EPQ-to what extent does a persons epigenetics contribute to their addiction disorder?

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rachel.v58
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I was wondering if this would be a good enough biology (BTW i take bio for a level so does anyone know if this topic would cross over with the course because otherwise i don't think i could do it) /psychology EPQ question because i find it really interesting but i'm not sure if i would find epigenetics too confusing to write about. Obviously I would be writing about the psychology side too.

Any suggestions on how to structure this argument?

Also any tips for doing the literature review because i'm quite confused, our school hasn't helped us at all really.
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redmeercat
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I know very little about epigenetics, but I junk that as long as you have a clear structure that you stick to, it should be fine. I did mine on literary and translation theory and had 3 sections each with 2-3 paragraphs which I titled prior to writing. For me, that worked well as I knew what I still had to write. I did change format and titles a little between drafts, but generally the structure was comprehensive for me from the start.

In terms of reviewing sources, you need the title, publication date, edition, author's name and publishers. Just it it all into a table (numbered) and then evaluate whether the source is reliable or not, based in teh known biases of the researcher, publisher, etc, how recent it was, history, change, etc.
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Jungleseu1
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(Original post by rachel.v58)
I was wondering if this would be a good enough biology (BTW i take bio for a level so does anyone know if this topic would cross over with the course because otherwise i don't think i could do it) /psychology EPQ question because i find it really interesting but i'm not sure if i would find epigenetics too confusing to write about. Obviously I would be writing about the psychology side too.

Any suggestions on how to structure this argument?

Also any tips for doing the literature review because i'm quite confused, our school hasn't helped us at all really.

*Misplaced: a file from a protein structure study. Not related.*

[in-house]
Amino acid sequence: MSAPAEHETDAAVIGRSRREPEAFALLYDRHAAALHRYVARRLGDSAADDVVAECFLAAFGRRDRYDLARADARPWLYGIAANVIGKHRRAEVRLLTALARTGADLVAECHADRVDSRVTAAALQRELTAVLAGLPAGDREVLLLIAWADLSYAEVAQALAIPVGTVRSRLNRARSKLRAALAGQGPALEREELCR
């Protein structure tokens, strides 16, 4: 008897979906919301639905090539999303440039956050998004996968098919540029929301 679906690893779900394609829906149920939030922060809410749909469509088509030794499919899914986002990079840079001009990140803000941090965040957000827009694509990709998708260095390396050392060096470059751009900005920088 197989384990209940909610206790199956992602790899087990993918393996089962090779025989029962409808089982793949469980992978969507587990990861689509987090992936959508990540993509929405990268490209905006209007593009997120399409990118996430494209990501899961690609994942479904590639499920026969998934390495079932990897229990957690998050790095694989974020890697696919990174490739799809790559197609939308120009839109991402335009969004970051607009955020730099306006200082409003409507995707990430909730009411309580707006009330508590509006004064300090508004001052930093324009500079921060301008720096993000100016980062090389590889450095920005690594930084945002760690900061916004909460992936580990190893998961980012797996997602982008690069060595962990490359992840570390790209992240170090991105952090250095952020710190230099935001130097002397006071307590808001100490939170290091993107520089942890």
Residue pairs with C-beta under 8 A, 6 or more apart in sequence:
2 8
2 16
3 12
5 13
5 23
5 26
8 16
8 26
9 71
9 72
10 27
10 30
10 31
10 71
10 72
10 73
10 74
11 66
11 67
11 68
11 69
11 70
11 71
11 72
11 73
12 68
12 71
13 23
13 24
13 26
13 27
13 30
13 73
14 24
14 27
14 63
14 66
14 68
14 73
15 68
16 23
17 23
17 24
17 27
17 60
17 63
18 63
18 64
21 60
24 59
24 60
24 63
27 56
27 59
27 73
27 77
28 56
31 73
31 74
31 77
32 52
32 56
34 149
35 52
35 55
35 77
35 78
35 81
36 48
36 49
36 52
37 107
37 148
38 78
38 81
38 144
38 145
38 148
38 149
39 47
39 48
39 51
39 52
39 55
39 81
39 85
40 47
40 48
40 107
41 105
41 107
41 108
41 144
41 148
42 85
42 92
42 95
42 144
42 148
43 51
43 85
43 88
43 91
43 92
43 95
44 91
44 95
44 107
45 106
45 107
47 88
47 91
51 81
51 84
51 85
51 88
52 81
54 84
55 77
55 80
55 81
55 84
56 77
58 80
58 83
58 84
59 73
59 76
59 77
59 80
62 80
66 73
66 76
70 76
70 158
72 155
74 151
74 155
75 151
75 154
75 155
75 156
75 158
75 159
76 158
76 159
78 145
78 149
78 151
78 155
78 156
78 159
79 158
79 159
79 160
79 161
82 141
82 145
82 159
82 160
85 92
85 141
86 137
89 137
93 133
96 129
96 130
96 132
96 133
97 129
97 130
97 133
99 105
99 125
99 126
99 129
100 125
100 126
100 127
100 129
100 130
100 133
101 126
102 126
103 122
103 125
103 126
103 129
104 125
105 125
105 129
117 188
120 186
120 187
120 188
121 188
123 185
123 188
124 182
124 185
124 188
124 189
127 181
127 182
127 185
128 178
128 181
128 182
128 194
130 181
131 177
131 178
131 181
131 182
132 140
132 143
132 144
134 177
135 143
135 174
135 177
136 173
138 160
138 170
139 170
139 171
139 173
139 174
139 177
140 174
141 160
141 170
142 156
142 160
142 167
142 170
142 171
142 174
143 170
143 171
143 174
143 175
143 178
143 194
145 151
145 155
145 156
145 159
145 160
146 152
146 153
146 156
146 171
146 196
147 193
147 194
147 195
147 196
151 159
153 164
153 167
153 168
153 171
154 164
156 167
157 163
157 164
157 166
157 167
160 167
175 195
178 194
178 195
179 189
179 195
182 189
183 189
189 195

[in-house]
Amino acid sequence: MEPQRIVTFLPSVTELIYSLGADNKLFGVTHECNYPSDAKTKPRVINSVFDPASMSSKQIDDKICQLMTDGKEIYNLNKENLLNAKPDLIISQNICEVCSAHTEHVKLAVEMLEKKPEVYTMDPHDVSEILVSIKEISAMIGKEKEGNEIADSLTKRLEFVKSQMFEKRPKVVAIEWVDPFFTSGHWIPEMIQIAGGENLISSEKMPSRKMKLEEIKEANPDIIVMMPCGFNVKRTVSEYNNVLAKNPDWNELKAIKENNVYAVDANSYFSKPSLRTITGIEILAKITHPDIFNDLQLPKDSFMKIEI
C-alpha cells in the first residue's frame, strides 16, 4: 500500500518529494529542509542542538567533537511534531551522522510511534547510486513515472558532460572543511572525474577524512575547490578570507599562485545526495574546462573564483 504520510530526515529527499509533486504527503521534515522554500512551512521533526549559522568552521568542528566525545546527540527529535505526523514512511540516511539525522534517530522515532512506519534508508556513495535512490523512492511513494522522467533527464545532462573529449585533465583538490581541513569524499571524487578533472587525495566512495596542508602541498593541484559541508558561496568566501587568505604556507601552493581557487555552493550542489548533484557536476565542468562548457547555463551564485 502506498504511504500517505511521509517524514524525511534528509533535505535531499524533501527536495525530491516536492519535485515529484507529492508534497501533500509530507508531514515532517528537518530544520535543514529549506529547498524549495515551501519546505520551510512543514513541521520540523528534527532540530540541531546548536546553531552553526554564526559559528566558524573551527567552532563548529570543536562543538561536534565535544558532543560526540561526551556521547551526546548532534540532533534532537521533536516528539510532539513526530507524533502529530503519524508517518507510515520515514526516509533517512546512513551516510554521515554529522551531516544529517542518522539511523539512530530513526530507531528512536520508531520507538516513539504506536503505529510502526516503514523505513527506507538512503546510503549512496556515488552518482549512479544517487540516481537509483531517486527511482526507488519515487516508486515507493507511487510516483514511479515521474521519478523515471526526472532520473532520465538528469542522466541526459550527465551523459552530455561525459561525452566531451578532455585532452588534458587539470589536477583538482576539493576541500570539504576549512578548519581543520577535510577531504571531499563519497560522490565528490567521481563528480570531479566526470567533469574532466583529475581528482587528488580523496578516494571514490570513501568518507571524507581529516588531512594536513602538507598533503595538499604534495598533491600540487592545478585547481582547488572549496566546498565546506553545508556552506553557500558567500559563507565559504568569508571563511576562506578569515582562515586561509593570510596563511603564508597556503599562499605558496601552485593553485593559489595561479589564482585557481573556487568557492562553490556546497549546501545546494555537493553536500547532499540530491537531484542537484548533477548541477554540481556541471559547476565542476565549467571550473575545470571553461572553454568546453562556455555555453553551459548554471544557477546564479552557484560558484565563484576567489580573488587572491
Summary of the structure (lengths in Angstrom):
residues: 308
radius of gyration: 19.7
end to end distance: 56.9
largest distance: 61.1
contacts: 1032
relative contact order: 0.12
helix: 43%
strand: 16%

First of all really good question. I did a science based EPQ and a good questions is often half the story. Be willing to change it to something completely if too complicated. My advice with is is write your EPQ around factors. Please note I havnt read much on epigentics (only 2 books) and havnt studies psycology so dont really know a lot a lot about it. Off the top of my head 1 factor (possibly mini title in your discussion) could be "Epigentics as a cause of addiction" and then another factor "Socio-economic background as a cause" (this is me thinking with a geography brain sorry if it isnt relevant)

Another suggestion is possibly narrow your question down to a type of addiction. E.g alcahol.

My experience of the literature review is it is the key pieces of research you used. You need to talk about the content of the source, limitations, Is the source reliable (credentials of author, is it from a academic journal etc )and usefulness to EPQ.

What year are you in? What board are you doing? When do you need to complete your EPQ by?
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rachel.v58
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thank you so much! Well I just finished year 12 and my dissertation is due early November so i have about 4 months left and i'm doing edexcel board.
and yeah, i think it would be better if i narrowed my topic from just addiction disorder to maybe alcohol addiction disorder or substance use disorder.